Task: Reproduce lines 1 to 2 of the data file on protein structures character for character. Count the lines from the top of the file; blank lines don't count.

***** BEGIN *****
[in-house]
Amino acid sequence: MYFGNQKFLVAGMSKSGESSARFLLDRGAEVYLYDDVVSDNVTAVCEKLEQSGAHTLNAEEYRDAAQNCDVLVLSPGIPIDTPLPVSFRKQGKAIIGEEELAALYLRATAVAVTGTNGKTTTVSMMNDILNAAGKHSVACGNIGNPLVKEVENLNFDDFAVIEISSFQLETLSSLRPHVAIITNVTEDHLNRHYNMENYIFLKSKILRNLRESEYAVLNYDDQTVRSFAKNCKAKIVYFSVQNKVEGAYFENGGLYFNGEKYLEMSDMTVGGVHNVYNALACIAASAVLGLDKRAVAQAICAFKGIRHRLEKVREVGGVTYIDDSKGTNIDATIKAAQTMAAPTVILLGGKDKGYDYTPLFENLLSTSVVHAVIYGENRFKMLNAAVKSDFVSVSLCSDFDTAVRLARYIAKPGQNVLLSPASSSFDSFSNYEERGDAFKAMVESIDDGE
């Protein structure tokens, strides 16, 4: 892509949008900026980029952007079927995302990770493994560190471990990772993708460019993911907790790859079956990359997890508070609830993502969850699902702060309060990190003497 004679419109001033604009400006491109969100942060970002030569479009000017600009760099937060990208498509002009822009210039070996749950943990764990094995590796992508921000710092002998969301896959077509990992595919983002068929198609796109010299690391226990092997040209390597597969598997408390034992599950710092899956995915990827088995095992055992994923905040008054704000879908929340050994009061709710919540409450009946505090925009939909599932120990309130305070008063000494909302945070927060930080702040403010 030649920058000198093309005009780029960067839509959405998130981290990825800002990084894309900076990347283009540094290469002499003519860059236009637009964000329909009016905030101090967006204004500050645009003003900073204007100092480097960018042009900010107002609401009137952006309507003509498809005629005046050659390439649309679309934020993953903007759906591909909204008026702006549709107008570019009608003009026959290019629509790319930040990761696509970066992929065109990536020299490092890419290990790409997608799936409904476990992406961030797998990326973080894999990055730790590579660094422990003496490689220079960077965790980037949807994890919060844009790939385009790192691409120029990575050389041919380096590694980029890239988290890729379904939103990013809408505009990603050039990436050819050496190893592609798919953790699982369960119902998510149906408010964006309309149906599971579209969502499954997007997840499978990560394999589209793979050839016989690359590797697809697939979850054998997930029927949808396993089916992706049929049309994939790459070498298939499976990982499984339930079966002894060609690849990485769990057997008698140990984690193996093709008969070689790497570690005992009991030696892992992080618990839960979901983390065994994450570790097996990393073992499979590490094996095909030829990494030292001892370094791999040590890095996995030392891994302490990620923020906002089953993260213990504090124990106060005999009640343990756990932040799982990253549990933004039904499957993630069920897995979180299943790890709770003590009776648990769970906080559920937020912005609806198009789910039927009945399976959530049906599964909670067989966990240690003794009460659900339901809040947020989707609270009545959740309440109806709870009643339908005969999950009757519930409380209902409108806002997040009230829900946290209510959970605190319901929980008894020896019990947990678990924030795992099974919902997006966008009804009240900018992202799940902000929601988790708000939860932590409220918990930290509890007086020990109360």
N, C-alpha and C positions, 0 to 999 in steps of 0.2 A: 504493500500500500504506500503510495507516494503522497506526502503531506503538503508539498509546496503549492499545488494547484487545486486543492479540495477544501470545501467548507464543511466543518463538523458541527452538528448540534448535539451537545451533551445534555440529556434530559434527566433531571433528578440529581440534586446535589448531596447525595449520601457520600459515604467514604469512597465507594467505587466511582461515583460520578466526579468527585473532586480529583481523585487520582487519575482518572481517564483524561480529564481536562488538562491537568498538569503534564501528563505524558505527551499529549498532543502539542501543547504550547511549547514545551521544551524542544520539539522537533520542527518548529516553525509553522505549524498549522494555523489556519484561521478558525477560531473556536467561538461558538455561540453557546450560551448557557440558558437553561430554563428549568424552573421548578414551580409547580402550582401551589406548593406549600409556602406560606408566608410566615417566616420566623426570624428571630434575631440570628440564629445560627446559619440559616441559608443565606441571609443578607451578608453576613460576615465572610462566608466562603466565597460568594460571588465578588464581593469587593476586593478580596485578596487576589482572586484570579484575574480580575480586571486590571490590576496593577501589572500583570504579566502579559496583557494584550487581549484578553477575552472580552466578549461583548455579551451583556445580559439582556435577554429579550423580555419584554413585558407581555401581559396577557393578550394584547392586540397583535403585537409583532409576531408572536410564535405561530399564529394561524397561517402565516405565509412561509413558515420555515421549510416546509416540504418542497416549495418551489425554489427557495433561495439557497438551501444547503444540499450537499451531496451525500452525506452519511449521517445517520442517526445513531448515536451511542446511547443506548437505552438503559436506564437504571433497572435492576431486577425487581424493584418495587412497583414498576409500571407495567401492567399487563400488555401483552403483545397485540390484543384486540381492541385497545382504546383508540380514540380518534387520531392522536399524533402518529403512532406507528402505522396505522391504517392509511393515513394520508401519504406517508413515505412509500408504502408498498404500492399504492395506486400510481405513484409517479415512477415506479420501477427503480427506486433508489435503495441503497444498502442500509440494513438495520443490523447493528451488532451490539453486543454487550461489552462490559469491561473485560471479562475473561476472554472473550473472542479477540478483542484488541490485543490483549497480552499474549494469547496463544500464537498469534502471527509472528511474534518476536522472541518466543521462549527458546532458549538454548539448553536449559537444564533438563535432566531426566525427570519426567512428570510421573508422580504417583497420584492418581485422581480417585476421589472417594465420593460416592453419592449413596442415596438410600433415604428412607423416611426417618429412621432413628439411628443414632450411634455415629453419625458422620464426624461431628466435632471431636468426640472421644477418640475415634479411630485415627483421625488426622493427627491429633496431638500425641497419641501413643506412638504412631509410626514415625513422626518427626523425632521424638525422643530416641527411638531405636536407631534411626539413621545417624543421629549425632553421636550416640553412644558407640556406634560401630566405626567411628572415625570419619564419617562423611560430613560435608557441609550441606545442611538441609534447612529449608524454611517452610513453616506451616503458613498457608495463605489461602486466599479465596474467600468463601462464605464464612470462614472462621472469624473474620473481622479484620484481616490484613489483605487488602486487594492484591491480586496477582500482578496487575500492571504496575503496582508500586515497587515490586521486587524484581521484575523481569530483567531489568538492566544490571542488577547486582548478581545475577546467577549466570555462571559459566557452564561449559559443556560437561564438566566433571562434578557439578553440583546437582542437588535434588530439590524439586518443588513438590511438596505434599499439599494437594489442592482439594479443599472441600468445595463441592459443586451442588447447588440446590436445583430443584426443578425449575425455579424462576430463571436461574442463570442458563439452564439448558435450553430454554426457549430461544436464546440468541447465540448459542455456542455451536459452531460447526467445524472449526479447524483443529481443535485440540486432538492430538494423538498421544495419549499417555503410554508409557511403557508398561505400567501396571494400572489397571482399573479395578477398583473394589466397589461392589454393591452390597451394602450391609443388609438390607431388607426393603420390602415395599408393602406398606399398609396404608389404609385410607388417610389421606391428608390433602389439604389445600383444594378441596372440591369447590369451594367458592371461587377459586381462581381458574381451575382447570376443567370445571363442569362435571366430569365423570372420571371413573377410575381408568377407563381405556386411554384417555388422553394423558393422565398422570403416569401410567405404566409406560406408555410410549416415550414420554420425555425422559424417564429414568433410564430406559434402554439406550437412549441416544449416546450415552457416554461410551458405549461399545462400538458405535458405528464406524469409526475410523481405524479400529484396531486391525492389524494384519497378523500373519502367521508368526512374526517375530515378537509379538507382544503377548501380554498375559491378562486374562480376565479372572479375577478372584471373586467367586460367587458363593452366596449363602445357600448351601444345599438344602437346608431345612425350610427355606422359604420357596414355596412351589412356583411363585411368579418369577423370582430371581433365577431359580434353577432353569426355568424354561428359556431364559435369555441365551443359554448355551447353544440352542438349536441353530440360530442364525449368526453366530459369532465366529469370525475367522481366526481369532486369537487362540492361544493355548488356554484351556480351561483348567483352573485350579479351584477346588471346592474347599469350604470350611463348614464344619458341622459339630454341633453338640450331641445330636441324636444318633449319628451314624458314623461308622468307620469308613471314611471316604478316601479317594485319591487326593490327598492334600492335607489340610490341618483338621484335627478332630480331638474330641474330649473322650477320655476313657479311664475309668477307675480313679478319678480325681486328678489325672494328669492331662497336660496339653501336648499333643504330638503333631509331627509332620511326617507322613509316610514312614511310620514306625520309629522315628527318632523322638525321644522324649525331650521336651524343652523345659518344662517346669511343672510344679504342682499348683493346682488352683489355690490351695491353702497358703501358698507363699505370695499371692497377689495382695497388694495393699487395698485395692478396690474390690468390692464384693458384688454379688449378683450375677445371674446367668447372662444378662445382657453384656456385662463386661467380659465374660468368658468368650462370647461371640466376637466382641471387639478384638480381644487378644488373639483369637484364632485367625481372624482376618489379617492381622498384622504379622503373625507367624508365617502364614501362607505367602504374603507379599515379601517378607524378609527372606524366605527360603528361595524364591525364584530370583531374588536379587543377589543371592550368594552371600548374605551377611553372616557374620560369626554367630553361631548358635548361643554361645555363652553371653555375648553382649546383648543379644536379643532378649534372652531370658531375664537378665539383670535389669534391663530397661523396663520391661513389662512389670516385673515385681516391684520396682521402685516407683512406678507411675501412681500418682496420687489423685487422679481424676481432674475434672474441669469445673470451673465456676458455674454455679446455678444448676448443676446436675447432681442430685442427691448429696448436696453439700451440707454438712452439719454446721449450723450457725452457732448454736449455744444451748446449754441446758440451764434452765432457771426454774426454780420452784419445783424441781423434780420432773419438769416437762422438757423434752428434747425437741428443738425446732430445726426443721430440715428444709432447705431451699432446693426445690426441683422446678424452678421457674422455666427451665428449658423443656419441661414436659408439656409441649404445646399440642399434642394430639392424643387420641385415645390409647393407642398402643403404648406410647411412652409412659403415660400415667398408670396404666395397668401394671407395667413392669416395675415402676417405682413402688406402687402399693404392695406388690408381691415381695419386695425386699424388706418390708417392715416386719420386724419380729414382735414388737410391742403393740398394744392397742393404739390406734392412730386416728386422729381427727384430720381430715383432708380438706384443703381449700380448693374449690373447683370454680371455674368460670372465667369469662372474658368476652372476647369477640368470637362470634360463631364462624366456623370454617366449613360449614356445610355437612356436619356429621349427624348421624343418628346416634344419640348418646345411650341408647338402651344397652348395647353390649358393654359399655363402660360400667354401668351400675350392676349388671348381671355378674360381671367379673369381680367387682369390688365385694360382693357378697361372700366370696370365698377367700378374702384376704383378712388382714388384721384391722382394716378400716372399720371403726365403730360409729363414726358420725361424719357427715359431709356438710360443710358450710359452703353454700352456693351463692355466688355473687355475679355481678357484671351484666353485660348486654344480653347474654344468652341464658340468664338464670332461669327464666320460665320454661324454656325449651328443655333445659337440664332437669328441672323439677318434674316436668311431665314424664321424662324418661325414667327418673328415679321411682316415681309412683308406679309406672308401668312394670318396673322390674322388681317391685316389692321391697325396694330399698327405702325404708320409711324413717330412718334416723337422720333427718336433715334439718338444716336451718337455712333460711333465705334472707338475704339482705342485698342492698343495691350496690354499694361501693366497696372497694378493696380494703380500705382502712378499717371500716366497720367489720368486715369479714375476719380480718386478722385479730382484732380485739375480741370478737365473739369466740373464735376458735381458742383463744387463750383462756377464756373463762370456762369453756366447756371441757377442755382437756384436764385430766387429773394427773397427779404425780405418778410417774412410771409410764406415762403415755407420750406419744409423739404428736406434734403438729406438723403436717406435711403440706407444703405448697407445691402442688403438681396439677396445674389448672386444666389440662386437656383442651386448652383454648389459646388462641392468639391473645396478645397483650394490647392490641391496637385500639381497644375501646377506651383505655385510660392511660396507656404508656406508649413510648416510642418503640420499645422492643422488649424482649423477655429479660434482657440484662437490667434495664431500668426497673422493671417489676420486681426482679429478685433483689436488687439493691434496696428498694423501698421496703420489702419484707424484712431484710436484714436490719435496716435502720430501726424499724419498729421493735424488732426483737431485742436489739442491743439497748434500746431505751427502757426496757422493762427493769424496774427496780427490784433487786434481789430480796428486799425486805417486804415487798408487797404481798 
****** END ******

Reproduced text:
[in-house]
Amino acid sequence: MYFGNQKFLVAGMSKSGESSARFLLDRGAEVYLYDDVVSDNVTAVCEKLEQSGAHTLNAEEYRDAAQNCDVLVLSPGIPIDTPLPVSFRKQGKAIIGEEELAALYLRATAVAVTGTNGKTTTVSMMNDILNAAGKHSVACGNIGNPLVKEVENLNFDDFAVIEISSFQLETLSSLRPHVAIITNVTEDHLNRHYNMENYIFLKSKILRNLRESEYAVLNYDDQTVRSFAKNCKAKIVYFSVQNKVEGAYFENGGLYFNGEKYLEMSDMTVGGVHNVYNALACIAASAVLGLDKRAVAQAICAFKGIRHRLEKVREVGGVTYIDDSKGTNIDATIKAAQTMAAPTVILLGGKDKGYDYTPLFENLLSTSVVHAVIYGENRFKMLNAAVKSDFVSVSLCSDFDTAVRLARYIAKPGQNVLLSPASSSFDSFSNYEERGDAFKAMVESIDDGE